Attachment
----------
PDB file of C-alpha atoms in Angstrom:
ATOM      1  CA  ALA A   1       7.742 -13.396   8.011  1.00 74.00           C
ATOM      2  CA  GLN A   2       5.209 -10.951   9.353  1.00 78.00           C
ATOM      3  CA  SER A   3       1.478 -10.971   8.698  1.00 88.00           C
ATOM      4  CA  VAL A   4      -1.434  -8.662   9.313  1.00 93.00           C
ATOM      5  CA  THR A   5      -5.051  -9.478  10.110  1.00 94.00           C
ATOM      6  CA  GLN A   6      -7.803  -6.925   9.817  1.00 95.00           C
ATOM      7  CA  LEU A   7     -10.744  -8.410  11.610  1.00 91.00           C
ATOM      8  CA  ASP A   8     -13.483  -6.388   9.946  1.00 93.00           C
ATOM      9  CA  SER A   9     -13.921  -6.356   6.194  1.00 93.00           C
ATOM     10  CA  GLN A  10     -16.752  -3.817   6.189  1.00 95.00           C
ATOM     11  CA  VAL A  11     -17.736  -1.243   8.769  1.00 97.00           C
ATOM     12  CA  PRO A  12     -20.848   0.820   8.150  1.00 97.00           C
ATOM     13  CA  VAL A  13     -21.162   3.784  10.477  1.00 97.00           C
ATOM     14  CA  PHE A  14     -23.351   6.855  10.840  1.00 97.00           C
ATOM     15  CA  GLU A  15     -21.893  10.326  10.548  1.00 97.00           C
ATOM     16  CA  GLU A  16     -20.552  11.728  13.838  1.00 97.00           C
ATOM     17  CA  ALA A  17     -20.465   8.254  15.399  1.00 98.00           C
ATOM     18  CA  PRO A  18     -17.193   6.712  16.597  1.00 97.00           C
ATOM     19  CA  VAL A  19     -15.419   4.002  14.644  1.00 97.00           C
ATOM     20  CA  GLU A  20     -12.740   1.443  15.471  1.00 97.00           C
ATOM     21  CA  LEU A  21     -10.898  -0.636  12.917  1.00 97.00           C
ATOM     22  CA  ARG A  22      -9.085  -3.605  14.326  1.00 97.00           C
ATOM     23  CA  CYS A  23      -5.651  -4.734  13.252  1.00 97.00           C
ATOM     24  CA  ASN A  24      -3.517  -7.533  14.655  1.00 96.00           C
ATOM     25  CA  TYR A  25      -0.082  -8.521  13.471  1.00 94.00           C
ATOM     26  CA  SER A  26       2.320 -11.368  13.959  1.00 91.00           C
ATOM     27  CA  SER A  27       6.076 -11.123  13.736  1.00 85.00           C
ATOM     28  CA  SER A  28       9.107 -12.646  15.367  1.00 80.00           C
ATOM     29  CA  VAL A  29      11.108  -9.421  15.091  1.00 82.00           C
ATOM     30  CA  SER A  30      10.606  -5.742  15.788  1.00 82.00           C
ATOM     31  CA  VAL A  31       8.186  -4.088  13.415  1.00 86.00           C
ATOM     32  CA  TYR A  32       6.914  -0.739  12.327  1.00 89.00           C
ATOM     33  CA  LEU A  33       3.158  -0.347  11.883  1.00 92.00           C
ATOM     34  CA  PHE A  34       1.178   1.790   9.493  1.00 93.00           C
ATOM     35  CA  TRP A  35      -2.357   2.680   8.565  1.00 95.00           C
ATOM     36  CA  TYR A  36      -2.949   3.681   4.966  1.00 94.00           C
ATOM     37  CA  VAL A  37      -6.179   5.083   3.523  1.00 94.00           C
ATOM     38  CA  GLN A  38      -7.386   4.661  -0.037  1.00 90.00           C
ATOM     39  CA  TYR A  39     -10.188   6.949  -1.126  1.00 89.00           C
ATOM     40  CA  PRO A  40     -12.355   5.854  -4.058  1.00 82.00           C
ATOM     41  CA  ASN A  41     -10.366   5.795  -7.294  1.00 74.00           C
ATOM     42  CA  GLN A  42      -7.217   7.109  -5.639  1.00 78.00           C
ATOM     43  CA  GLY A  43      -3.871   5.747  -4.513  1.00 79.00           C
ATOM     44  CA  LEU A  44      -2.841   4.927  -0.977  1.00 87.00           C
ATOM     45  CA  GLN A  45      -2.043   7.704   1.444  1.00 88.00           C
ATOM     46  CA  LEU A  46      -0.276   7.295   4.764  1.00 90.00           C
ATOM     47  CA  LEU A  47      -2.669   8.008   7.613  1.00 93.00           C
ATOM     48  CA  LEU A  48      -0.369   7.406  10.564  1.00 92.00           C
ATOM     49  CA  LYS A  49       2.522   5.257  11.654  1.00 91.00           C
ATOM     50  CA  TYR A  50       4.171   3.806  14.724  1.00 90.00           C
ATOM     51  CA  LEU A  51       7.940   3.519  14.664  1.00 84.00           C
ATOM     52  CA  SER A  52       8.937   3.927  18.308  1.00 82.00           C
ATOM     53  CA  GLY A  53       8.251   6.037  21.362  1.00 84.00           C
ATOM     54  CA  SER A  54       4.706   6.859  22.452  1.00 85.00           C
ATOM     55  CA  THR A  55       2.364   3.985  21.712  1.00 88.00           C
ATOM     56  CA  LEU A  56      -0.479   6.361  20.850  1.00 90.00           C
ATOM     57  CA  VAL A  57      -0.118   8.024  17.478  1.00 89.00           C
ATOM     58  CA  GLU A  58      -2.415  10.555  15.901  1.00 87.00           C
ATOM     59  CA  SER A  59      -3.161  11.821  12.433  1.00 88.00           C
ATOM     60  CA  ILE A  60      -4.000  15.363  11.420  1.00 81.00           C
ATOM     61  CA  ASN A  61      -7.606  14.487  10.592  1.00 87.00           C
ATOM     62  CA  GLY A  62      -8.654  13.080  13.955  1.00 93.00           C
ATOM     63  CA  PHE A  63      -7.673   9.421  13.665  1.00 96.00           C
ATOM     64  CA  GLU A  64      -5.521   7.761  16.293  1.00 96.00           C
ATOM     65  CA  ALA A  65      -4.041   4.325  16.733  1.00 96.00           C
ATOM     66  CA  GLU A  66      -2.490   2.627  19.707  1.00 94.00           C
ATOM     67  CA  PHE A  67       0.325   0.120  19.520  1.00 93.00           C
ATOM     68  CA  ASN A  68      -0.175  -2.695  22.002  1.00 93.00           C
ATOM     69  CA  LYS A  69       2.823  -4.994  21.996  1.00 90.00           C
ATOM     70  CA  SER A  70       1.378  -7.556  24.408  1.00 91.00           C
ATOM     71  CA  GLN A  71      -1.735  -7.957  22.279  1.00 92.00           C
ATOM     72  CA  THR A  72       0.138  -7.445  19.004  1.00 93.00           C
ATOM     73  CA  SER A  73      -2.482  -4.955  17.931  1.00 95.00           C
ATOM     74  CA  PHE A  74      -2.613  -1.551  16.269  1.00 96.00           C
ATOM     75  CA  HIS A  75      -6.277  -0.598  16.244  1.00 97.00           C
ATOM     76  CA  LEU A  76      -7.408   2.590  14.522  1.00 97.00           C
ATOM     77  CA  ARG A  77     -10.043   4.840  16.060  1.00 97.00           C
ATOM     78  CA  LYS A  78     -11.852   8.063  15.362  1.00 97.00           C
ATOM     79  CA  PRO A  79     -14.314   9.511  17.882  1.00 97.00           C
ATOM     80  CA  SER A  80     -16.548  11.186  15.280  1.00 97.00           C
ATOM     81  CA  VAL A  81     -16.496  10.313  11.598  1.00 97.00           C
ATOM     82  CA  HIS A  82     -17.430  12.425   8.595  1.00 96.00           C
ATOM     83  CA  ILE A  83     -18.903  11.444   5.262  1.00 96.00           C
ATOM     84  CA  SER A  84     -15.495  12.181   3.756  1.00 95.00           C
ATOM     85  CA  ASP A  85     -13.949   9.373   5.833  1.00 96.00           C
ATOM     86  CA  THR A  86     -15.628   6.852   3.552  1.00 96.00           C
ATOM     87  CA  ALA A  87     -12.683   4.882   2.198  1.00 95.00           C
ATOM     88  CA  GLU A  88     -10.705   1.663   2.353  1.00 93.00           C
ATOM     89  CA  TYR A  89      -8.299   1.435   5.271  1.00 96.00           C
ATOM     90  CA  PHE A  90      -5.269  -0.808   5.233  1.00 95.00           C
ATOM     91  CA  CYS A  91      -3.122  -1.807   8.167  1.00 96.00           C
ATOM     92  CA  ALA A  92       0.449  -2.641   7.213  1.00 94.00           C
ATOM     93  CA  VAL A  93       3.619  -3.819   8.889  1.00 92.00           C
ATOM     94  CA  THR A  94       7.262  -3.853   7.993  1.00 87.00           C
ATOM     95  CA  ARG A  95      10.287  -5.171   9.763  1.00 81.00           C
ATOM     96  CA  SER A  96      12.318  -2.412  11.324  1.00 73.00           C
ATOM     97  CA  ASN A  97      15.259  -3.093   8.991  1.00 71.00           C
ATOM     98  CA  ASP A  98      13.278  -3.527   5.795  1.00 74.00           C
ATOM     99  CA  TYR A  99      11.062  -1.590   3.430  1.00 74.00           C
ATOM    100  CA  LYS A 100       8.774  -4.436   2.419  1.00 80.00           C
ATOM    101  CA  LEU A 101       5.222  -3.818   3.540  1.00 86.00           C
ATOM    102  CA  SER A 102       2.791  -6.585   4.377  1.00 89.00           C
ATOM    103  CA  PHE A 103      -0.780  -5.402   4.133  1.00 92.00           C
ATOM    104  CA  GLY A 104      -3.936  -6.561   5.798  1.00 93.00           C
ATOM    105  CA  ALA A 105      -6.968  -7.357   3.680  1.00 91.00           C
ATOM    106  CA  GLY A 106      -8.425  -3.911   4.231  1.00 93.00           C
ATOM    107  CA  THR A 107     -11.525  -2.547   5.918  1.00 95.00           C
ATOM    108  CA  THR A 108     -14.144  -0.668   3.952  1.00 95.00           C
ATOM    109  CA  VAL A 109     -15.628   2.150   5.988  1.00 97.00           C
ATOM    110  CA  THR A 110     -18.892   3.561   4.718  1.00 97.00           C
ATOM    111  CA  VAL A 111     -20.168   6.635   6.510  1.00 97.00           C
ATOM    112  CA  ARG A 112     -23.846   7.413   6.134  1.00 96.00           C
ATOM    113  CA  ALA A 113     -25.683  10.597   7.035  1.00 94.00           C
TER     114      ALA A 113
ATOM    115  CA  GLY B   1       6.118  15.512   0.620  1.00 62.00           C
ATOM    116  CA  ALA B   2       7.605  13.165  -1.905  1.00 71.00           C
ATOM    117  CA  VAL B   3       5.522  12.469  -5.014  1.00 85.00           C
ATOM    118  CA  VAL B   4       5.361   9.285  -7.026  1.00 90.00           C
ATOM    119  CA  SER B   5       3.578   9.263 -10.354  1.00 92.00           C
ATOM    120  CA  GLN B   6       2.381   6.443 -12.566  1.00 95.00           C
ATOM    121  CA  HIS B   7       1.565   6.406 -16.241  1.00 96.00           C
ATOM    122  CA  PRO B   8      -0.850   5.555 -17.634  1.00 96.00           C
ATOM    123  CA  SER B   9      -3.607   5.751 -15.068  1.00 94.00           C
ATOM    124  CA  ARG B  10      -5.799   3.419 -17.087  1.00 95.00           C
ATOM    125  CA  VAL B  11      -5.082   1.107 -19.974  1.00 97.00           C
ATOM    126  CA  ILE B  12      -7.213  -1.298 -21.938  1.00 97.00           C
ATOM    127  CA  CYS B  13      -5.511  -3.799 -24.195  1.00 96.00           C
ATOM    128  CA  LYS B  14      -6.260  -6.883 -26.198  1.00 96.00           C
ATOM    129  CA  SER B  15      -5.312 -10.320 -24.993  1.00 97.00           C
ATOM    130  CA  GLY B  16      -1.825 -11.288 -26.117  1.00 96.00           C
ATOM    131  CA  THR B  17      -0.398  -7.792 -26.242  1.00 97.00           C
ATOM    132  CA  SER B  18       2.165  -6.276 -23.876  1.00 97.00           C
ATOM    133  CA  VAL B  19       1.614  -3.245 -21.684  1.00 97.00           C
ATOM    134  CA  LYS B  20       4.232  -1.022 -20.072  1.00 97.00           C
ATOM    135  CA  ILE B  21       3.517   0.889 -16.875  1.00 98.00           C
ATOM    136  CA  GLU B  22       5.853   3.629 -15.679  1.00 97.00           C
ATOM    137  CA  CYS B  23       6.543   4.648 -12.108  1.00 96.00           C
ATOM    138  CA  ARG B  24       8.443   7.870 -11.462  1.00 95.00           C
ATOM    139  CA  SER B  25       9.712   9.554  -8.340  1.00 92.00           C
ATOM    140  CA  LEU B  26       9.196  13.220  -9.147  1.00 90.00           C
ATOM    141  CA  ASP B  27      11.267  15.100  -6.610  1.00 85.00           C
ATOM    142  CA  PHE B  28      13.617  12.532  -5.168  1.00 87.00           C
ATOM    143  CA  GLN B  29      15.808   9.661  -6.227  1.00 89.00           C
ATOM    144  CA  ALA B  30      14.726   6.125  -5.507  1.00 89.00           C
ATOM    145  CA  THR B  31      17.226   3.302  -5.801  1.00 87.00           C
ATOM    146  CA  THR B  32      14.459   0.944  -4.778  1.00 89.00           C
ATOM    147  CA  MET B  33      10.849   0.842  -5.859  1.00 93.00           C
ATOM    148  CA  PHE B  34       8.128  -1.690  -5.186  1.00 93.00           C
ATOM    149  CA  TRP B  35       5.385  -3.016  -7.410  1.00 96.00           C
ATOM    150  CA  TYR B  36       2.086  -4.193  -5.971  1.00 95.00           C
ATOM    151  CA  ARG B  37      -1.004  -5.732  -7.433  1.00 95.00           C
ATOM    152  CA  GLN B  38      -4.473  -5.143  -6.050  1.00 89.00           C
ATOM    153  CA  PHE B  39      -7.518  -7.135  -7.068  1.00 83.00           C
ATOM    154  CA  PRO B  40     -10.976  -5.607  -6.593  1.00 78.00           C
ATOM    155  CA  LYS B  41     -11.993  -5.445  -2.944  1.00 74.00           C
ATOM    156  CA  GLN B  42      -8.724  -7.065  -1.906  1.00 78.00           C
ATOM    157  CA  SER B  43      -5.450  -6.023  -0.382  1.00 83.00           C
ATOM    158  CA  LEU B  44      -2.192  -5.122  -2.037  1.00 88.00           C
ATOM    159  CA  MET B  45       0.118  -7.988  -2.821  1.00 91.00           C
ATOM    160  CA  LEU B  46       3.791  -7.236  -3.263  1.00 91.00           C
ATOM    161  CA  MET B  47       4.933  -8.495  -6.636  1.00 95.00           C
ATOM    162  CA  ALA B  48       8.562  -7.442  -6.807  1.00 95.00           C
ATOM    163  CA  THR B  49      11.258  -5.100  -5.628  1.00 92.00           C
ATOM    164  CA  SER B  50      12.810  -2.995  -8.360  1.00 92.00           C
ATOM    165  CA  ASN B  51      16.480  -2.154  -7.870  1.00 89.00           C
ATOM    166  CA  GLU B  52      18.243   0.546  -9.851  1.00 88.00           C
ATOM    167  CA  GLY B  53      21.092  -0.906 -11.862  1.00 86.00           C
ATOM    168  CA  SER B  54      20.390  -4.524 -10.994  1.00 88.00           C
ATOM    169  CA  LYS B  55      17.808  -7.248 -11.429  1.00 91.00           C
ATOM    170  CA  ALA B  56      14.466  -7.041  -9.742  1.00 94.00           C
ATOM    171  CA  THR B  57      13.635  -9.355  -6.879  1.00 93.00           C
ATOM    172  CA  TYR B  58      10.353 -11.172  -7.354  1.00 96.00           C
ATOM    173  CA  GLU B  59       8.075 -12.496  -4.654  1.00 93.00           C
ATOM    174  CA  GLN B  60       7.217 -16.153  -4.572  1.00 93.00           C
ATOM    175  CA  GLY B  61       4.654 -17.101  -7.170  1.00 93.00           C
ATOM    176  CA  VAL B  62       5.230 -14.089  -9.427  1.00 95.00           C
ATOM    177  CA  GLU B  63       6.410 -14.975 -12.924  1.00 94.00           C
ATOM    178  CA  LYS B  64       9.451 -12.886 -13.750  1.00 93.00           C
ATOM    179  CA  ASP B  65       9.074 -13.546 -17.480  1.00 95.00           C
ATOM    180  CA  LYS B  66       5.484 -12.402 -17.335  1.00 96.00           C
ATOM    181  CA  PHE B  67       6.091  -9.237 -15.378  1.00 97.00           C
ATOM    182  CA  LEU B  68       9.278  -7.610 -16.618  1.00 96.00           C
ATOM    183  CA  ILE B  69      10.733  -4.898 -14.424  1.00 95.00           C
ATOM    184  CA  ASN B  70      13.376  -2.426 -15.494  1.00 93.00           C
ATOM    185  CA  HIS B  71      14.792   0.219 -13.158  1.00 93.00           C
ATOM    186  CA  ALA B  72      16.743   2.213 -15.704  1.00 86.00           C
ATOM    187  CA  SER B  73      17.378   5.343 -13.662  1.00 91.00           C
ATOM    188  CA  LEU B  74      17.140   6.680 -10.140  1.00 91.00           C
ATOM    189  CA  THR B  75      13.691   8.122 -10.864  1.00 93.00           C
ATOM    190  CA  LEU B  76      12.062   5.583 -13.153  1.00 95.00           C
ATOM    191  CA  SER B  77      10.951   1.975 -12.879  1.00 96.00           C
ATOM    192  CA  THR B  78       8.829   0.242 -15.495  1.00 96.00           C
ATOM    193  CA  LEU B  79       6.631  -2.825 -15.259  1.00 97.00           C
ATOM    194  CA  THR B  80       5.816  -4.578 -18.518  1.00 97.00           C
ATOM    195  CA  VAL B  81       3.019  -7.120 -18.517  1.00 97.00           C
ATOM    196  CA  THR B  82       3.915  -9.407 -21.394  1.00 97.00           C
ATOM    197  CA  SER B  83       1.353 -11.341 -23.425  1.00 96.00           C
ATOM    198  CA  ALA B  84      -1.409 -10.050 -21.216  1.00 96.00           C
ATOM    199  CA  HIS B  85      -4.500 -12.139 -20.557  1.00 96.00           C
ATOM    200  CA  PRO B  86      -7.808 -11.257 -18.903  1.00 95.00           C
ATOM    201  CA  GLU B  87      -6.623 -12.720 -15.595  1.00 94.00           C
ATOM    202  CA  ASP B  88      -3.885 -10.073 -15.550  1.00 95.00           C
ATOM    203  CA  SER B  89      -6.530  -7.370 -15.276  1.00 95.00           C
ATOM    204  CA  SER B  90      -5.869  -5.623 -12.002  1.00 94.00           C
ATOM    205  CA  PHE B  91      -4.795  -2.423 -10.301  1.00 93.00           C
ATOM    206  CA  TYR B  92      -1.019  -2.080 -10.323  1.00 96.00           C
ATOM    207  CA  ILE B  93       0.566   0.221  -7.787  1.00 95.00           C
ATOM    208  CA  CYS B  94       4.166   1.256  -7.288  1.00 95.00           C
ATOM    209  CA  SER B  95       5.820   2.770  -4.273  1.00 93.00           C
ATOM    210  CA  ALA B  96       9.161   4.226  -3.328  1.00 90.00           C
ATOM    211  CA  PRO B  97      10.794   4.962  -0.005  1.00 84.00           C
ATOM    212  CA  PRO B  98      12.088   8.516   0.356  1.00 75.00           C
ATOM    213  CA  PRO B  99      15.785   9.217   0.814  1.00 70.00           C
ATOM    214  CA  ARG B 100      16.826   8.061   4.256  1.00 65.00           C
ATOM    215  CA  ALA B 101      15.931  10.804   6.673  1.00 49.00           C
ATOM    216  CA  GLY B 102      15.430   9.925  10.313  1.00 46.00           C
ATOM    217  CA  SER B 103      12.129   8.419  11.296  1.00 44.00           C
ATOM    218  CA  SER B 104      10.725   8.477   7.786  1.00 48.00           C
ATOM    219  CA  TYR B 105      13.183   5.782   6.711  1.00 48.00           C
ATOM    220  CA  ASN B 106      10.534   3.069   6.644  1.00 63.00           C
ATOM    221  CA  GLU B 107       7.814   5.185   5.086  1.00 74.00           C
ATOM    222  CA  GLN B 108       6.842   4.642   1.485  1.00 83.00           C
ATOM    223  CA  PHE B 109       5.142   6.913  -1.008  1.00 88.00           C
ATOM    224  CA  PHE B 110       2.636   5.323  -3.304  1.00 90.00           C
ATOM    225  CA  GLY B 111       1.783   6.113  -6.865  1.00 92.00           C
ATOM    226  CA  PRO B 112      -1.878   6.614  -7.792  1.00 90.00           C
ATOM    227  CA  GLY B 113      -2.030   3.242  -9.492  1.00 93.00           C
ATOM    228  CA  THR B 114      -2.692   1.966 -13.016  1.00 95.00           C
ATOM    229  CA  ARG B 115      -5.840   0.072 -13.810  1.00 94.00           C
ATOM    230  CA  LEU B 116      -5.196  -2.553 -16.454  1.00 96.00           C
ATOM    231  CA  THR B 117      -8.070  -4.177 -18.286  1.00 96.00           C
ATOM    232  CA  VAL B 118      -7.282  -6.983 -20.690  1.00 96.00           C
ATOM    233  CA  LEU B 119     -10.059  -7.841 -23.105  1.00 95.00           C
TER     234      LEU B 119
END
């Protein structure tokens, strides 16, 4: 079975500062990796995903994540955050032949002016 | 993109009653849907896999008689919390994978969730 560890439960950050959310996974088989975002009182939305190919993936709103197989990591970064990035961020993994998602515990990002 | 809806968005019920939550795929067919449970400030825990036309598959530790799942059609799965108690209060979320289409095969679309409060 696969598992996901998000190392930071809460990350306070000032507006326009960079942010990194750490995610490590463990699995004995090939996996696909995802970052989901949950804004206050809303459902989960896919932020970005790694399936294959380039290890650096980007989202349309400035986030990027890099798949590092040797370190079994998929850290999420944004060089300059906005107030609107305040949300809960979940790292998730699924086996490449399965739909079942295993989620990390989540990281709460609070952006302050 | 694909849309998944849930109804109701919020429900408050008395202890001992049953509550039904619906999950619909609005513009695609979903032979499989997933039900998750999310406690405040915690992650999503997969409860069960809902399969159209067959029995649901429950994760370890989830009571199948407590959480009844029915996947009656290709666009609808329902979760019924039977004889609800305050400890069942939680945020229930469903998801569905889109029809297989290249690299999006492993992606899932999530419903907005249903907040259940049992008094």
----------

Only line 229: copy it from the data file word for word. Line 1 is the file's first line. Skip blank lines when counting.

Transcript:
ATOM    228  CA  THR B 114      -2.692   1.966 -13.016  1.00 95.00           C